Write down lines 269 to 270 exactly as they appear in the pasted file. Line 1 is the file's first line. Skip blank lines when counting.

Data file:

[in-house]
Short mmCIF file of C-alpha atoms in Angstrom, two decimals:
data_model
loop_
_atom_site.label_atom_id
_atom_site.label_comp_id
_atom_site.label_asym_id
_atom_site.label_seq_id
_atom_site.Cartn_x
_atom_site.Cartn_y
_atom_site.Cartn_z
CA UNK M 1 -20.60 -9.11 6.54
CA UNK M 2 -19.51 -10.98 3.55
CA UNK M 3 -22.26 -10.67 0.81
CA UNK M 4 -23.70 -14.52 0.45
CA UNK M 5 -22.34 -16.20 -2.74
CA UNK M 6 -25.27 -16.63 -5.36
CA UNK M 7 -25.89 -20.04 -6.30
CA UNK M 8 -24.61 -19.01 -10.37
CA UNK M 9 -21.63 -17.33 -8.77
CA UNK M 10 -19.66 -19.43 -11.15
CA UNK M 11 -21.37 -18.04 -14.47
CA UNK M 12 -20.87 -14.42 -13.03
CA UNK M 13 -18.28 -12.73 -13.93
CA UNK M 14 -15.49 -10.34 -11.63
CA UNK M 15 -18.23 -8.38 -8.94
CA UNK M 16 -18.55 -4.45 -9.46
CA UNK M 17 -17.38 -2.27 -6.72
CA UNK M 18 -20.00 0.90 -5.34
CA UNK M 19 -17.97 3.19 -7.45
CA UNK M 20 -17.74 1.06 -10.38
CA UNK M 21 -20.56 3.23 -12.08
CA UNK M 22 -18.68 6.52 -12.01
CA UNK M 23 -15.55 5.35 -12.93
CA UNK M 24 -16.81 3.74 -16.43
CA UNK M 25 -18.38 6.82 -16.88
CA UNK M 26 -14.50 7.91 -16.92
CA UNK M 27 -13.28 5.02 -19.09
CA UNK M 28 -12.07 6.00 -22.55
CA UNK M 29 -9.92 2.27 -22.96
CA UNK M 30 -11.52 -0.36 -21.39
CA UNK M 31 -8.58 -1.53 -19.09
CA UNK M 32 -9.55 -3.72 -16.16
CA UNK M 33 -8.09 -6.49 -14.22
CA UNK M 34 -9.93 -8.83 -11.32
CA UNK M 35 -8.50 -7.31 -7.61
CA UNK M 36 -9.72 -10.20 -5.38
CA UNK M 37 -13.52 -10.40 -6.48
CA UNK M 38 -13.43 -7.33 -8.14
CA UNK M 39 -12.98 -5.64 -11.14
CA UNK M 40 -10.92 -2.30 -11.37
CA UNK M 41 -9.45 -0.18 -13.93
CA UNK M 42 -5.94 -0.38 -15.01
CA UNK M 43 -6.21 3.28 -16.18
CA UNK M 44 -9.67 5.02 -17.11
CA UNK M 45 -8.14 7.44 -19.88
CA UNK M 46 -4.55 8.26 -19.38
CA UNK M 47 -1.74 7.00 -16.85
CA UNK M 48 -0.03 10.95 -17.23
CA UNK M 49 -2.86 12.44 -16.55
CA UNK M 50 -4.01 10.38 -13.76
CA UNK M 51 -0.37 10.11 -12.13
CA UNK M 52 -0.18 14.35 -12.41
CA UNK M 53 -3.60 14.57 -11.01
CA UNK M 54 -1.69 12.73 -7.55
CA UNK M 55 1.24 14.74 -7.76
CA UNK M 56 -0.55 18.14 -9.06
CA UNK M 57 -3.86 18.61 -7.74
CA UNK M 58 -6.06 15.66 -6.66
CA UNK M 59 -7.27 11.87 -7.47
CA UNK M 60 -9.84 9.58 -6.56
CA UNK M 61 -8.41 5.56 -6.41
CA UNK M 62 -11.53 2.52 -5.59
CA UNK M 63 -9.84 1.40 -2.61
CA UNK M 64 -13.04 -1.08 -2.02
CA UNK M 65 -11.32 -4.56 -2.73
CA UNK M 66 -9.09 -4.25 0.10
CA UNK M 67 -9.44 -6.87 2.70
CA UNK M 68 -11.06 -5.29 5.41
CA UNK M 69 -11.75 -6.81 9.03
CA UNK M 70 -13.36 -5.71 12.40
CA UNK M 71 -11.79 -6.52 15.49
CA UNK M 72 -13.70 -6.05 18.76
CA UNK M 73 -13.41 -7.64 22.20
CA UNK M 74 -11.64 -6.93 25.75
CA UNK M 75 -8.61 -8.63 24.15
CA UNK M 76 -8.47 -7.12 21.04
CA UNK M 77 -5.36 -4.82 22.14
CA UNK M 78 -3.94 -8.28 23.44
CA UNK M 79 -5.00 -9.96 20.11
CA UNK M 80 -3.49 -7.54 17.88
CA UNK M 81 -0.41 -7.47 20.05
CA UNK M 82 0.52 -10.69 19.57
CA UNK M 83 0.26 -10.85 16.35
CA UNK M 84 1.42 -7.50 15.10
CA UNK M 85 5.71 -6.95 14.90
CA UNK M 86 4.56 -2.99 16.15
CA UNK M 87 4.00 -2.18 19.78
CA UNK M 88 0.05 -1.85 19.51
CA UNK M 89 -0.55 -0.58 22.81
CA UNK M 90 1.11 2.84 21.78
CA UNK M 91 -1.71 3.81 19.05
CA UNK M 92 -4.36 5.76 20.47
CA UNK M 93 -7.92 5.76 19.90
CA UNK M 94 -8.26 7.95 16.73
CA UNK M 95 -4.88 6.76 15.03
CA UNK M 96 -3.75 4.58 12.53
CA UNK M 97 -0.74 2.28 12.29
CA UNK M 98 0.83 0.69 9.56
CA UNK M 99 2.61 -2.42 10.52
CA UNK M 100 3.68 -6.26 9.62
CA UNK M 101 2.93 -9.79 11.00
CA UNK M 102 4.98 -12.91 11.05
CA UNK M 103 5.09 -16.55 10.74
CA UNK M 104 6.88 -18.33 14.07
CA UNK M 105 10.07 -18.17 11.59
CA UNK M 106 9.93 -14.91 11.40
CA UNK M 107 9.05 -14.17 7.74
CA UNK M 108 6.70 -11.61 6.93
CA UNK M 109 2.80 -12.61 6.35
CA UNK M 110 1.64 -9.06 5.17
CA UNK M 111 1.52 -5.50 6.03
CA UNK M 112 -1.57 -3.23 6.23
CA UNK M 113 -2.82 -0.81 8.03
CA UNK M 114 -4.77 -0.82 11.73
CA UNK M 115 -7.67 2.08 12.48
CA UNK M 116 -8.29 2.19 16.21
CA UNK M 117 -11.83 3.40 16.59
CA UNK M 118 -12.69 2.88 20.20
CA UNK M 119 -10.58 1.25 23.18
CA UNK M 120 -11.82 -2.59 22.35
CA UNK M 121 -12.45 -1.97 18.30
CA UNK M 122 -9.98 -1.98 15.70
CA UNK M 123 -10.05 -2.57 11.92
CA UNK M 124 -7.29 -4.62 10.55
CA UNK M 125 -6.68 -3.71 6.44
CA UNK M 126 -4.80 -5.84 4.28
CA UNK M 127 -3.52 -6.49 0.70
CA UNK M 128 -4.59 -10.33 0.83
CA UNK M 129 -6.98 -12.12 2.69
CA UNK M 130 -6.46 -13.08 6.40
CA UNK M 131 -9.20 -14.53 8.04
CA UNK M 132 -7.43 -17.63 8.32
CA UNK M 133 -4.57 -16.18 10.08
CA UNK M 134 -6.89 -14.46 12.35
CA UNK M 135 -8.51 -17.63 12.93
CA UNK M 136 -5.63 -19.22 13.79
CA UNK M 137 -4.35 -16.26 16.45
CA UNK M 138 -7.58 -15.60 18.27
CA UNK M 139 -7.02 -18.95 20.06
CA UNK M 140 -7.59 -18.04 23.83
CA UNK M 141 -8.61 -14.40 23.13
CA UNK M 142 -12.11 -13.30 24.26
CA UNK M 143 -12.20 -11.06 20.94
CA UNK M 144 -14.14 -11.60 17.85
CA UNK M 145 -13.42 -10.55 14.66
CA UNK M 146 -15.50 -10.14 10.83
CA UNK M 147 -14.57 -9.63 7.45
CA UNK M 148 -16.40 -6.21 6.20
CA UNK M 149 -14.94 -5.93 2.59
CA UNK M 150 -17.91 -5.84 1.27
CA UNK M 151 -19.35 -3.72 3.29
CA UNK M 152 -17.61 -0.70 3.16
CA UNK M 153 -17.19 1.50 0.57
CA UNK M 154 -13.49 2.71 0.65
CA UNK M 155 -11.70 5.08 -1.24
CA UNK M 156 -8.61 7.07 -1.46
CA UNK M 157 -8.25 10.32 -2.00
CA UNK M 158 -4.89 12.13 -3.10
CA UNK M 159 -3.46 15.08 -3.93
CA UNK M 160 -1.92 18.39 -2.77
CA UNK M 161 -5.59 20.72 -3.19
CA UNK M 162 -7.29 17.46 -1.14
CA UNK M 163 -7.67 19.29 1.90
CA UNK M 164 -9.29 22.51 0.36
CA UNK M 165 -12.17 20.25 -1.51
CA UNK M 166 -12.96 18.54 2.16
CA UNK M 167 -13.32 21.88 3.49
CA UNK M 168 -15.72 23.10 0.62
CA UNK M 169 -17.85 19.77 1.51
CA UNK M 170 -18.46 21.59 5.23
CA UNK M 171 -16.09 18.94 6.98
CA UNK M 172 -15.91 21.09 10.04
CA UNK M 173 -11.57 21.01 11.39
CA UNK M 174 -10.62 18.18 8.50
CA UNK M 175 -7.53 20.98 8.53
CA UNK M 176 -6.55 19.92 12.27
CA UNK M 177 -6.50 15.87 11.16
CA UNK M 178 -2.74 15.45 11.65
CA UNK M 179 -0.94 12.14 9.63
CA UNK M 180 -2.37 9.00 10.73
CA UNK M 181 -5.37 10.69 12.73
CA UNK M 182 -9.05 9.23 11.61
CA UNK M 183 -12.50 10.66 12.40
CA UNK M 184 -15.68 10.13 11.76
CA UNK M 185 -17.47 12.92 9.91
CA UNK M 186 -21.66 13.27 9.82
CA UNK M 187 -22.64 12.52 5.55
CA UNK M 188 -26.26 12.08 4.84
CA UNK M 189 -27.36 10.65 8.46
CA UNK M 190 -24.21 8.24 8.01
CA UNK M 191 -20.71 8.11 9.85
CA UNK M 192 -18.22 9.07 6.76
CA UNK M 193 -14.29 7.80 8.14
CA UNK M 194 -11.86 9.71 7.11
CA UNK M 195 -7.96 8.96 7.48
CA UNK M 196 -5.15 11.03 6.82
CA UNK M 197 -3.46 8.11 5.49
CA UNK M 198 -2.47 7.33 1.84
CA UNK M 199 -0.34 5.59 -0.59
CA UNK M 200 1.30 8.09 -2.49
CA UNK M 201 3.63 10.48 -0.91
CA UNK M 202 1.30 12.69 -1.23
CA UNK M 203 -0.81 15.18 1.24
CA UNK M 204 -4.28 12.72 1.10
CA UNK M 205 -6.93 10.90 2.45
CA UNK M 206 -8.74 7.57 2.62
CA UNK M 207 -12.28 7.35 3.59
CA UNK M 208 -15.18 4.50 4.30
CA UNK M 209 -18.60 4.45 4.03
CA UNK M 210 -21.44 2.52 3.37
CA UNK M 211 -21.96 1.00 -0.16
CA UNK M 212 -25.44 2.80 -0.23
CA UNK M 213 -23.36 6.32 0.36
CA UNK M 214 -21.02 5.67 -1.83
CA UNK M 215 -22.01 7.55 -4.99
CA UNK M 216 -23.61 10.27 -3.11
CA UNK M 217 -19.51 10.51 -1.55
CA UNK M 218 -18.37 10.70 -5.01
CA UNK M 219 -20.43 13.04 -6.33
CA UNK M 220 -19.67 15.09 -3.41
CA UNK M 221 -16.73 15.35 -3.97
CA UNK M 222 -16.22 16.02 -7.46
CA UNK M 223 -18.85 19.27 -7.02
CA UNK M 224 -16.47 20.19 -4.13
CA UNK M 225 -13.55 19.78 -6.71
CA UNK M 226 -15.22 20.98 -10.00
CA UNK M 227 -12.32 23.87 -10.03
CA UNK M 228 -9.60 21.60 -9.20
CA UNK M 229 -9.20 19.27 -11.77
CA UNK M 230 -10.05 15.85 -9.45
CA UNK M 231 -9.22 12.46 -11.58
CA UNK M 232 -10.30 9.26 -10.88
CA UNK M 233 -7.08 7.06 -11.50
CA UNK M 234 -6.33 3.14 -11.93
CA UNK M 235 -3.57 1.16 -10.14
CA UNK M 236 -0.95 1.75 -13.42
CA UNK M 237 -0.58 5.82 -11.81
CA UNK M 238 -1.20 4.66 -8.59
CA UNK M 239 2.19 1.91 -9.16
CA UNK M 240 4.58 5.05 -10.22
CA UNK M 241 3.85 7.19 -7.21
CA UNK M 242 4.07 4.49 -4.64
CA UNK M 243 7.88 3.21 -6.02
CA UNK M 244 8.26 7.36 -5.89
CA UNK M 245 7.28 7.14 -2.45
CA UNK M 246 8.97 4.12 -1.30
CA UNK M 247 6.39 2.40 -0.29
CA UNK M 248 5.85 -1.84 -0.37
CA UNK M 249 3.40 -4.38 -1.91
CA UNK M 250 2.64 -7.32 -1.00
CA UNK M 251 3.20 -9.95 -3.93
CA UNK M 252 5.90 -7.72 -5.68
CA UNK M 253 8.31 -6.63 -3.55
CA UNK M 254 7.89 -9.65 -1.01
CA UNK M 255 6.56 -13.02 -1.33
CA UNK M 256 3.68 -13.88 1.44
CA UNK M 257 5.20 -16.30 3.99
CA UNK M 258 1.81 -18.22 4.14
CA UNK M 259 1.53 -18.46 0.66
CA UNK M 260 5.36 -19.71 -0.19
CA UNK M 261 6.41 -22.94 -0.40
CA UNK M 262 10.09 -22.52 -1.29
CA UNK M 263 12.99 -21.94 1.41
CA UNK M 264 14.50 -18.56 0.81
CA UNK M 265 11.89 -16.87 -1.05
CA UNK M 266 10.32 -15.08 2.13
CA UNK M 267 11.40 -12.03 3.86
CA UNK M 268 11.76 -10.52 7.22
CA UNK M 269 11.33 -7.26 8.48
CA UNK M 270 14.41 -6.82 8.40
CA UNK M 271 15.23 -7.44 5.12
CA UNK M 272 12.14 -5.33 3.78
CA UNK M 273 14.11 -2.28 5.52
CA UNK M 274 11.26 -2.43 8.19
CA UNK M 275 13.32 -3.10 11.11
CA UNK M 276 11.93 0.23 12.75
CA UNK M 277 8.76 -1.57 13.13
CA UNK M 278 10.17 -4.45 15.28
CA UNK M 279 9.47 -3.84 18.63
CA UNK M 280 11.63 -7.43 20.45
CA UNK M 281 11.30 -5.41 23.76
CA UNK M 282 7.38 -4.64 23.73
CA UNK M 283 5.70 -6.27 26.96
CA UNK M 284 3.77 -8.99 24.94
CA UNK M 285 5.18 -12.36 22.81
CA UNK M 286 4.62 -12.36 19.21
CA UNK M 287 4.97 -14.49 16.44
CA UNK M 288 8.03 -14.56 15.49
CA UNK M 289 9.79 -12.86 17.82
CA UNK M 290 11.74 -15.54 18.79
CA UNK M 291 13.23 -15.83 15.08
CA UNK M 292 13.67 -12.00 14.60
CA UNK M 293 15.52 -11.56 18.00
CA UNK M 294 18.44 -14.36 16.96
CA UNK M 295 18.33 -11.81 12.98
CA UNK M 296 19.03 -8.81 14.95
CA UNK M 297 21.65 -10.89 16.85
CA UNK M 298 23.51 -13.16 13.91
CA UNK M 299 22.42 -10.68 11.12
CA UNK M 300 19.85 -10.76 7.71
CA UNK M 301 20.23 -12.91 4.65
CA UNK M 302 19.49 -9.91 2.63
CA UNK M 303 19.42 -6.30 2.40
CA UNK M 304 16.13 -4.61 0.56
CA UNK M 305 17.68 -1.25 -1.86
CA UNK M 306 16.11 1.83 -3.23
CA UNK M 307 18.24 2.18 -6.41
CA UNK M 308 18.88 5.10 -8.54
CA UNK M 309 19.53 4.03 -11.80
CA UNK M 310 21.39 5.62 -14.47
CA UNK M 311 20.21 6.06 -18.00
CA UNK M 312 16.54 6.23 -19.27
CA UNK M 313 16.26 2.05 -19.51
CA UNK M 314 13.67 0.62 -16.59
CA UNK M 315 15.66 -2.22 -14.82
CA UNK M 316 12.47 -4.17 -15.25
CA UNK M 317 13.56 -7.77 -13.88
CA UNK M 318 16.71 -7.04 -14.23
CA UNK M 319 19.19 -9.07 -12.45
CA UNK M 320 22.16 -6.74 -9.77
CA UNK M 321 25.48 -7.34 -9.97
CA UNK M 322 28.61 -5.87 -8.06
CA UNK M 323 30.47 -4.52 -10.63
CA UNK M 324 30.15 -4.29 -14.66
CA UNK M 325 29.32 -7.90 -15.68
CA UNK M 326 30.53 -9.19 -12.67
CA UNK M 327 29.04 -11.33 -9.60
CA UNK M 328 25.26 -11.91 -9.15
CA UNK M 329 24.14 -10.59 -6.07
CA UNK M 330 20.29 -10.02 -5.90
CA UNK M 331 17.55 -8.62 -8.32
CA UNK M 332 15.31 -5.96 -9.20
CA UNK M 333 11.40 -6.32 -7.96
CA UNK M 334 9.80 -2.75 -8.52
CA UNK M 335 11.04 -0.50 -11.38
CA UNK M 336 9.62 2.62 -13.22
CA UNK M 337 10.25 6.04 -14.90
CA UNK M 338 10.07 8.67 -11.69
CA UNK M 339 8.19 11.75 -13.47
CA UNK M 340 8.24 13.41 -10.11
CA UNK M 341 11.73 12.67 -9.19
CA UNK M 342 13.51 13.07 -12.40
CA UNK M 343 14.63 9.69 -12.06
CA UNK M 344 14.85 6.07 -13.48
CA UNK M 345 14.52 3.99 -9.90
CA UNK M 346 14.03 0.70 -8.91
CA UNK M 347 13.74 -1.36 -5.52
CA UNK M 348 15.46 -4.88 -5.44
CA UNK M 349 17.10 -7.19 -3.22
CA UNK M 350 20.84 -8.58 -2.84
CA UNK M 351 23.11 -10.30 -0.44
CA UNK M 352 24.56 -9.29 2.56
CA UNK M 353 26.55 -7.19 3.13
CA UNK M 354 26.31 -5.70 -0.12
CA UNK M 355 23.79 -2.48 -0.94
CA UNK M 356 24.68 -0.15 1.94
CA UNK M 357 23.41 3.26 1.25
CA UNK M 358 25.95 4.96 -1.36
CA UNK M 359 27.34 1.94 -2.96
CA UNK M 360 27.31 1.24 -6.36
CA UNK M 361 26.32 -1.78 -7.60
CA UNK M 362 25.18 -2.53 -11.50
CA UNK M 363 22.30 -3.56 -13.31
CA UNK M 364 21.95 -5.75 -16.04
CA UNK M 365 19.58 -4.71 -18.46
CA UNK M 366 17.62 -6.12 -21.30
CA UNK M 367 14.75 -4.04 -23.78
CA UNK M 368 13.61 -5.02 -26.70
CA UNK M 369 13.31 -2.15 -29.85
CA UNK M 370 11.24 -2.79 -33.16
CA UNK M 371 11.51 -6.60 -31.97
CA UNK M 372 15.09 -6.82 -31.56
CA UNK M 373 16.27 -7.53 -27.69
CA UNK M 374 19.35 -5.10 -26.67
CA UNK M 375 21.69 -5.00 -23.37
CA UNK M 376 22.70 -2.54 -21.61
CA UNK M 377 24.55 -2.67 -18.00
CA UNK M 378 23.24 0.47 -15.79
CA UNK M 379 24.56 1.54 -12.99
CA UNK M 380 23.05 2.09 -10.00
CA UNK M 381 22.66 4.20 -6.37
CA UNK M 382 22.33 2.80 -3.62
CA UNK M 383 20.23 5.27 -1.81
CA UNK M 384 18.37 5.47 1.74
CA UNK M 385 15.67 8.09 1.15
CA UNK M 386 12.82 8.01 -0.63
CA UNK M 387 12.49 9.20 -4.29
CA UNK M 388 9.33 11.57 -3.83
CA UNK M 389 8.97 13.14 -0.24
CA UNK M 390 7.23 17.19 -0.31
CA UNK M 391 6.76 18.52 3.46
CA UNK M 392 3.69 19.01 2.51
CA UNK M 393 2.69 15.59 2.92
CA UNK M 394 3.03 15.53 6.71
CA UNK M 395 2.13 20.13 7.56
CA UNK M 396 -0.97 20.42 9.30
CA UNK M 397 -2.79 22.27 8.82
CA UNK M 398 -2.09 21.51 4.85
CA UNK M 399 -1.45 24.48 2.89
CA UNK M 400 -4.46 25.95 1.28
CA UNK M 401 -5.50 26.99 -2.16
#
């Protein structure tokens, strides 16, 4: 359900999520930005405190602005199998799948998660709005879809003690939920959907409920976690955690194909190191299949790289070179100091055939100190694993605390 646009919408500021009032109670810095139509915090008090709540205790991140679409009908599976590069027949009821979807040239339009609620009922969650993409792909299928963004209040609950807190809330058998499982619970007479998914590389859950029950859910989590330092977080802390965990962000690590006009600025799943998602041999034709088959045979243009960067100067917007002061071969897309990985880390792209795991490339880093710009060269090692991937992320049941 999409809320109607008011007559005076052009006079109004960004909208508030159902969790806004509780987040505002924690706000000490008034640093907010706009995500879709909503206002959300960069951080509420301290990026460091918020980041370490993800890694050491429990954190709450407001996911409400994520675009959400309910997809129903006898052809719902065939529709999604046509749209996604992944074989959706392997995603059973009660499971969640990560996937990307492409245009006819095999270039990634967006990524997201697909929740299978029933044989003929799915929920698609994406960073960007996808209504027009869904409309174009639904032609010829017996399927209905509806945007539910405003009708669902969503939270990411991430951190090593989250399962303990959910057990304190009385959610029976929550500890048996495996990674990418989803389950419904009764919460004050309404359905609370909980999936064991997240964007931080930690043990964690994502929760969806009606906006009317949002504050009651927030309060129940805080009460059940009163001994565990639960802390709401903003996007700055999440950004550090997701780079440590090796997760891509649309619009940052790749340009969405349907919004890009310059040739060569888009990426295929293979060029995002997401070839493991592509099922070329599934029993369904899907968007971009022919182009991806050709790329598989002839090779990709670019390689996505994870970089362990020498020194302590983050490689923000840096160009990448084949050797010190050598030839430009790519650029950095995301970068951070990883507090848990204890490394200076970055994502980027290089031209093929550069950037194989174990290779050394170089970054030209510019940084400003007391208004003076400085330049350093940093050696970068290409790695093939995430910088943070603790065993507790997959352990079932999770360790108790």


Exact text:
CA UNK M 258 1.81 -18.22 4.14
CA UNK M 259 1.53 -18.46 0.66